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14 Feb 2014
Sochi 2014 , IOC News , Alpine Skiing , Switzerland

Viletta springs surprise in super combined to complete golden hour for Swiss in Sochi

Switzerland's Sandro Viletta won the men's Olympic super-combined title to top a podium that included neither of the pre-race favourites, in a result that underlined just how competitive the Alpine men’s skiing scene is at present.

The 28-year-old, who had previously managed just one win on the World Cup circuit, to go with a win and podium so far, won with a combined time of 2 minutes 45.20 seconds, after one downhill and one slalom run.

Croatia’s Ivica Kostelic was second at 0.34 seconds, bagging his fourth Olympic silver – three of which have come in the combined.

Taking third place and the bronze was Christof Innerhofer at 0.47 seconds, as the Italian continued what has been a successful Sochi 2014, following his silver in the downhill.

“This is amazing, it's perfect, it's more than a dream come true,” Viletta said. "It's also a big shock. I didn't think I would come first. I'm so happy.”

The Swiss was just 14th after the downhill and nowhere near the top favourites to win, but a second-fastest run in the slalom secured him gold.

Meanwhile, silver medallist Kostelic admitted to slight disappointment at missing out on top spot on the podium.

“I was hoping for the gold this time,” said the Croatian, but he added that capping an indifferent season with an Olympic medal was still a wonderful achievement.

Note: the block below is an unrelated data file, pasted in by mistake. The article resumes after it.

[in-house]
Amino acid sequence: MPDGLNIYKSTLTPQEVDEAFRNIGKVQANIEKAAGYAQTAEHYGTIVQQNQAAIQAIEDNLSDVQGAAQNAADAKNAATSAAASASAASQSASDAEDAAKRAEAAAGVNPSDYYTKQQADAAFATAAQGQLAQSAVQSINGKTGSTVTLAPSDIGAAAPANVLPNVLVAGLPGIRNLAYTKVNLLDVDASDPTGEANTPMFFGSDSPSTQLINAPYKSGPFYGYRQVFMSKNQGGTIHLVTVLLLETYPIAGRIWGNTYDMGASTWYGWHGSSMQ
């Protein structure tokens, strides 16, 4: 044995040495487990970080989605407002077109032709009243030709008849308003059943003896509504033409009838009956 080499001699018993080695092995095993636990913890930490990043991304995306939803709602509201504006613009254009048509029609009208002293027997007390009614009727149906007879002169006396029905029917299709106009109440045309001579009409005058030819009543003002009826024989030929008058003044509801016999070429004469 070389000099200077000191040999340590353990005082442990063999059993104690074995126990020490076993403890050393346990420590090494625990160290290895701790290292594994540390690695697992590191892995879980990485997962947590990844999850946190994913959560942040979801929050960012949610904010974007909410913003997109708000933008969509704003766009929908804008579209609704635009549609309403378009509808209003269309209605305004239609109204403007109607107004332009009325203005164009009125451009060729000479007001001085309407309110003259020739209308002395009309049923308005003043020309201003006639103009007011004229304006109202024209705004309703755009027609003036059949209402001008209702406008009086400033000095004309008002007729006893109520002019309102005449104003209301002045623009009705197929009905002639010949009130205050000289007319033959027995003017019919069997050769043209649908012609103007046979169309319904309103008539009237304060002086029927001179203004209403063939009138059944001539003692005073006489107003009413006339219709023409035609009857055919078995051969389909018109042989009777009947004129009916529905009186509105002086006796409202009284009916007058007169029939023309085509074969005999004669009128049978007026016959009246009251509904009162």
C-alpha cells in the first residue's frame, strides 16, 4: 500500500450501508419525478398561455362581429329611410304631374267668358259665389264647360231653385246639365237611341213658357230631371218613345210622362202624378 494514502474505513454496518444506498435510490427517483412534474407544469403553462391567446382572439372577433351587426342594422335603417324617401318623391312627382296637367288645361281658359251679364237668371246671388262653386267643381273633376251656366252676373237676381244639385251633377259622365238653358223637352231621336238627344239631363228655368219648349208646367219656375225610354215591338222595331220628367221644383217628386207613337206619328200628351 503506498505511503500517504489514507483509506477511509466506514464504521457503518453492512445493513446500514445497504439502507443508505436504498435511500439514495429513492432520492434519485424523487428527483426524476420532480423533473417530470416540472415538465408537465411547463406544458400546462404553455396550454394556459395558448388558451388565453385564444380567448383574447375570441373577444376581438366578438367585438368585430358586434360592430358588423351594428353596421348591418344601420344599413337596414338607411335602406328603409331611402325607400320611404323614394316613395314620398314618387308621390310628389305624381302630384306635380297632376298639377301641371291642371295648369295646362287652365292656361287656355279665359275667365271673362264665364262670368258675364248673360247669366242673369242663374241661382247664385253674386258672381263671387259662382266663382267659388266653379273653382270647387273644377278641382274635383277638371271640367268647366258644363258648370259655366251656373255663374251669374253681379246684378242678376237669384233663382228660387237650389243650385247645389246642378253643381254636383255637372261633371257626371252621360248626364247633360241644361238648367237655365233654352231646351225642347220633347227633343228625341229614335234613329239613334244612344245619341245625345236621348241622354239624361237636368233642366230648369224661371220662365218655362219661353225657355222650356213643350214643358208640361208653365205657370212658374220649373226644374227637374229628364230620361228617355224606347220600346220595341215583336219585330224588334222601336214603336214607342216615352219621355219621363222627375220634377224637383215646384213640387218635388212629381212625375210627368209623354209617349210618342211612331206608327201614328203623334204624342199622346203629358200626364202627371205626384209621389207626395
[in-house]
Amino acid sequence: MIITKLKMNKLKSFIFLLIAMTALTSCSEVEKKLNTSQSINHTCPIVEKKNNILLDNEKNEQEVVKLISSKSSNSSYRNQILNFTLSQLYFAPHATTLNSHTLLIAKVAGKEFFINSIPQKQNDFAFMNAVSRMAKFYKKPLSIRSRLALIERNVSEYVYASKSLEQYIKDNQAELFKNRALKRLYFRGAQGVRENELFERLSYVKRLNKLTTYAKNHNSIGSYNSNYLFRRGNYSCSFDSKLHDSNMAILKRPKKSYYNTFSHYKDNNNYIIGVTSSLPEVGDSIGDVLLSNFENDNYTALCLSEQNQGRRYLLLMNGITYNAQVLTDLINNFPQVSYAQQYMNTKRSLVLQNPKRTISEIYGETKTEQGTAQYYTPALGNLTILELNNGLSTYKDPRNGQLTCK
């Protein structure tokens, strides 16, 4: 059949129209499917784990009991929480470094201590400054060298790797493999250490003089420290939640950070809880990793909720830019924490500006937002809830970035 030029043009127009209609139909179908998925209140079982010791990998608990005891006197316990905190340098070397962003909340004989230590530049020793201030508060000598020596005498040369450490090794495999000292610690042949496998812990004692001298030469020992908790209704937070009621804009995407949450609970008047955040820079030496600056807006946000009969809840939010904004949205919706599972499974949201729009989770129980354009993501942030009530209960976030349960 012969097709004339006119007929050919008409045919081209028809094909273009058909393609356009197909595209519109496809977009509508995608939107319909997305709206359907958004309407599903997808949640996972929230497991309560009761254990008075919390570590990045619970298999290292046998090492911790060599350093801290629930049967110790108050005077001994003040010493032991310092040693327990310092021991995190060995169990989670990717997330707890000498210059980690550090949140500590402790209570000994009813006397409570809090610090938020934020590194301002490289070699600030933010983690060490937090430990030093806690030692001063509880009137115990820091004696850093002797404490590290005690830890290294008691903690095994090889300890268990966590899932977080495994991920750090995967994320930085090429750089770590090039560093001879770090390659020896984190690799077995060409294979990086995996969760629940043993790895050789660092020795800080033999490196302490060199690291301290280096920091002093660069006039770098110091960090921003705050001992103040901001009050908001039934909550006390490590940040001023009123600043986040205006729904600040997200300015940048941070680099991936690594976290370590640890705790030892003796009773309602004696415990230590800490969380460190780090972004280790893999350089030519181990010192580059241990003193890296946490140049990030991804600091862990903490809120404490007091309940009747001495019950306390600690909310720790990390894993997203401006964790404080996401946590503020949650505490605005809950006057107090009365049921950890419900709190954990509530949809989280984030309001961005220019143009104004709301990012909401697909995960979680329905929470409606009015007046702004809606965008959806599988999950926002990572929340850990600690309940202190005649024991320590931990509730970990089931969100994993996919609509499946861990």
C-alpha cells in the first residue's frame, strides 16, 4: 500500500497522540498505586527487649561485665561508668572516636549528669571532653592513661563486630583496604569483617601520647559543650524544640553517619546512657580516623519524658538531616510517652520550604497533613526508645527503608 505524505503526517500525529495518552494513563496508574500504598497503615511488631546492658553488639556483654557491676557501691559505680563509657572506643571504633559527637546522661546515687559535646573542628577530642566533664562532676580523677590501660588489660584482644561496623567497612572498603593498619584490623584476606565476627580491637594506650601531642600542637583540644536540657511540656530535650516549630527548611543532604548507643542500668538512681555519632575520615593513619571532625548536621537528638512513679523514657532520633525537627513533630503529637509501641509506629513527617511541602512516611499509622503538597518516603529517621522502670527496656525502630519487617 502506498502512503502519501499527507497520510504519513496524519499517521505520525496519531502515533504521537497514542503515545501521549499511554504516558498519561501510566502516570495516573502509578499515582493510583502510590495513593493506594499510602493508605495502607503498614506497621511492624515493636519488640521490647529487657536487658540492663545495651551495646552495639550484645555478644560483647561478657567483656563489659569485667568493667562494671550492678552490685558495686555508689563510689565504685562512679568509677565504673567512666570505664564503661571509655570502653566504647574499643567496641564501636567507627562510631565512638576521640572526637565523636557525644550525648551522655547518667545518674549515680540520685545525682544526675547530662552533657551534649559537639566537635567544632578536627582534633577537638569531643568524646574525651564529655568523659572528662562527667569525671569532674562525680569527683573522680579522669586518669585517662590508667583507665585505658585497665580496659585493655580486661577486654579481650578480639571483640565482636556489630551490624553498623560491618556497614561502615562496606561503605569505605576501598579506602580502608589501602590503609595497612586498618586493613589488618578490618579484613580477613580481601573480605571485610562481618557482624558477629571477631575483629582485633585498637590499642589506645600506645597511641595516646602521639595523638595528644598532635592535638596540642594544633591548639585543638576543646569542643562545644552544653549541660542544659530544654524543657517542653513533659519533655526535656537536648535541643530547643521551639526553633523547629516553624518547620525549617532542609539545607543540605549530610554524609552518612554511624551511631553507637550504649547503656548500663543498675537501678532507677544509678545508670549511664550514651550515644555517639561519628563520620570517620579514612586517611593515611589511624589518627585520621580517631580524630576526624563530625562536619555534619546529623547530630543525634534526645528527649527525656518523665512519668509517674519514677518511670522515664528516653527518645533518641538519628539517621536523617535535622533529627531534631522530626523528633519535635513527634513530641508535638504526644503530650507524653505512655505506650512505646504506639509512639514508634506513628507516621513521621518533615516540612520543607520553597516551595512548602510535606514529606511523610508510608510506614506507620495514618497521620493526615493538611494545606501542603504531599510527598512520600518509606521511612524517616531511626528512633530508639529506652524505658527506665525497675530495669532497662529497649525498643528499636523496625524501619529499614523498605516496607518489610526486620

“A big rock has fallen from my heart now... I had a pretty bad season. I never skied the podium in the World Cup so I am thankful for the medal.”

Ted Ligety of the US and Frenchman Alexis Pinturault had both been  hotly tipped for glory ahead of the event, following impressive victories in the super combined during the World Cup season. However, neither managed to finish within the top 10.

Ligety, who needed a clean slalom after finishing 18th in the morning's downhill, made a costly mistake and ended up 12th, while the 22-year-old Frenchman failed to complete.

The American refused to accept that difficult conditions were to blame for his showing. “We all have to ski and deal with it,” he said. “There are no excuses.”

Ligety's compatriot and defending Olympic champion Bode Miller, who was seeking to make up for a disappointing eighth place in the downhill, fought hard to come back from a 12th place after the downhill run but had to make do with sixth overall.

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